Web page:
By: Mujtaba Ali Tirmizey
Impunity Watch Staff Writer
BUCHAREST, Romania — On June 25, 2019, the European Court of Human Rights (“ECHR”), in a highly controversial decision, held that Romania did not deny the right to education and did not discriminate against a disabled boy and his single mother.
Stefan Stoian, a young boy with quadriplegia born in 2001, and his single mother, Luminita Stoian, complained that two state schools failed to accommodate Stefan and were mostly inaccessible for wheelchair users. They allege that learning was not customized with respect to teaching or testing the curricula, and the variety of therapies that Stefan required were not available. Luminita had to provide her son with personal assistance during school time, including carrying him around, helping him go to the toilet, and helping him with his physiotherapy exercises.
Luminita turned to a number of authorities in Romania to request the support that Stefan needed. The Government argued that both schools had adequate facilities and authorities had taken steps to enhance and modify them over time. They argued that he benefited from some educational support, physiotherapy, and occupational therapy, and he was also provided a personal assistant for short periods. Minimal change resulted from years of litigation and complaints, so Luminita turned to ECHR in 2013.
The complaint alleged a violation of the right to respect for private and family life, prevention of discrimination, and right to education violations, claiming that the authorities failed to take required measures to conform with their obligations under both national law and the European Convention. The Court noted that the authorities determined that Stefan should attend mainstream schools, which aligned with international standards. The Government admitted that there were delays in making sure that the school buildings in question met adequate standards.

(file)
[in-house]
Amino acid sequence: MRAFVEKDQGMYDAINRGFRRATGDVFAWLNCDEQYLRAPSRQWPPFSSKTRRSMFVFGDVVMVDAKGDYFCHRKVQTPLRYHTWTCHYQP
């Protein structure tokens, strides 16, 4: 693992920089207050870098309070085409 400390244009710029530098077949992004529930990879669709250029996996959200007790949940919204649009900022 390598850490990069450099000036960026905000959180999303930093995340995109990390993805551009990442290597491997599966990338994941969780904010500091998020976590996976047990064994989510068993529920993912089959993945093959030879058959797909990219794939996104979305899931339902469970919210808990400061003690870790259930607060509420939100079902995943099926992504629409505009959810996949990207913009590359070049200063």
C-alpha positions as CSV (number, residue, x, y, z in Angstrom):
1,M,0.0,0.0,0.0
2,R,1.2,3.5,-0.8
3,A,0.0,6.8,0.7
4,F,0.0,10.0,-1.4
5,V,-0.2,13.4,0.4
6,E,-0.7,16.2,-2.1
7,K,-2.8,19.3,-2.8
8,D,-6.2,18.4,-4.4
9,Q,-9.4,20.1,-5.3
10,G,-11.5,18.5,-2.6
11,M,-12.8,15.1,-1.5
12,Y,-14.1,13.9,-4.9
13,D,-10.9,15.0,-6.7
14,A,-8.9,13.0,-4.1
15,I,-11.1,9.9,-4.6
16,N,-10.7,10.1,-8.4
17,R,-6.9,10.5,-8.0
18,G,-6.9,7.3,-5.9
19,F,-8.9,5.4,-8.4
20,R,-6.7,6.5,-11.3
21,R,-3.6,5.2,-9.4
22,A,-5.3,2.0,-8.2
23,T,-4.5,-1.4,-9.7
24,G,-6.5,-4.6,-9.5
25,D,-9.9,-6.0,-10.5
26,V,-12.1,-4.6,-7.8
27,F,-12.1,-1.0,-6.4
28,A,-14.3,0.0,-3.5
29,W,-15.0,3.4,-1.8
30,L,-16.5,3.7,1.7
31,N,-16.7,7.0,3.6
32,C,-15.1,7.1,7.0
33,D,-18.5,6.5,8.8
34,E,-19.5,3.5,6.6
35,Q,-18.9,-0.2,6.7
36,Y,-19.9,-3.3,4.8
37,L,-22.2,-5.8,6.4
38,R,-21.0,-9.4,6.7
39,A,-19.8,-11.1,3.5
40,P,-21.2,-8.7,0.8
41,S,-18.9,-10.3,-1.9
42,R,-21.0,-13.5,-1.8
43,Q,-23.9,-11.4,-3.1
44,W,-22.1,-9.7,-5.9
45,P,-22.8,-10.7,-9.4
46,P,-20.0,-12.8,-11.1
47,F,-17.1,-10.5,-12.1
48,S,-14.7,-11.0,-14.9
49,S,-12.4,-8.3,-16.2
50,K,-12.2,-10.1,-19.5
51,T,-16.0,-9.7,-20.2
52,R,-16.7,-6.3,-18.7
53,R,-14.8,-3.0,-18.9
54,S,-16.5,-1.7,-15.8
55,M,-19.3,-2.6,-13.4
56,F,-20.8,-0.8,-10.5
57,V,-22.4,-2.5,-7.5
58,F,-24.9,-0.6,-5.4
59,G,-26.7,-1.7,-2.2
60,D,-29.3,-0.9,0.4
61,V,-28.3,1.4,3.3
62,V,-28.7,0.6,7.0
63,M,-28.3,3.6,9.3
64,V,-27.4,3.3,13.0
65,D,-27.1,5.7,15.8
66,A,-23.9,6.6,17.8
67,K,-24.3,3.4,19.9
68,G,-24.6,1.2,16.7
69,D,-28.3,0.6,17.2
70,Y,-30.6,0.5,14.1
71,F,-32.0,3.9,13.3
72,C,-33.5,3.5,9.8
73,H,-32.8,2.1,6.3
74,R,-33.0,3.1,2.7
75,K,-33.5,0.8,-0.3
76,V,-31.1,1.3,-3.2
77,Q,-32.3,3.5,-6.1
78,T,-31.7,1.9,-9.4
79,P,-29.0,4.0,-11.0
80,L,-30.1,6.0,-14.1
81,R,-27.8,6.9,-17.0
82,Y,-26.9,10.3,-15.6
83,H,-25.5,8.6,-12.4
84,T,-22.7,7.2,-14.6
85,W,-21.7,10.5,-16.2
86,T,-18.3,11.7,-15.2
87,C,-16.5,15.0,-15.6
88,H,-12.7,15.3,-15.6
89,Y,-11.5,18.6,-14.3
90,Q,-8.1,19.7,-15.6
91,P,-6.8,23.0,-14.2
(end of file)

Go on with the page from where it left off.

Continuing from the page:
The applicants also relied on United Nations Convention on the Rights of Persons with Disabilities (CRPD), which Romania ratified in 2011. It acknowledges the right to education in comprehensive settings for children with disabilities and requires governments to provide support (reasonable accommodation and personal assistance) to attain full participation and inclusion for children with disabilities in mainstream schools. The Court held that the authorities had not turned a blind eye to Stefan’s needs, but had apportioned resources to his schools to accommodate his special needs. There were certain issues along the way, but some of those problems had been generated by Luminita herself. As a result, the Court found that the authorities had complied with their obligations, and therefore, did not violate the Articles of the Convention.
The Court’s holding that fundamental rights of persons of disabilities are predominantly a matter of resources that prohibits them from protection under the Convention is discouraging. Furthermore, how the Court reached their judgment is troublesome: the case was downgraded to a three-judge Committee level, facts were distorted, Government’s views were given more weight and meaningful scrutiny was not applied. This case exposes the degree to which children with disabilities are marginalized and denied justice, and they are running out of options regarding what litigation strategies may produce an encouraging result at the Court.
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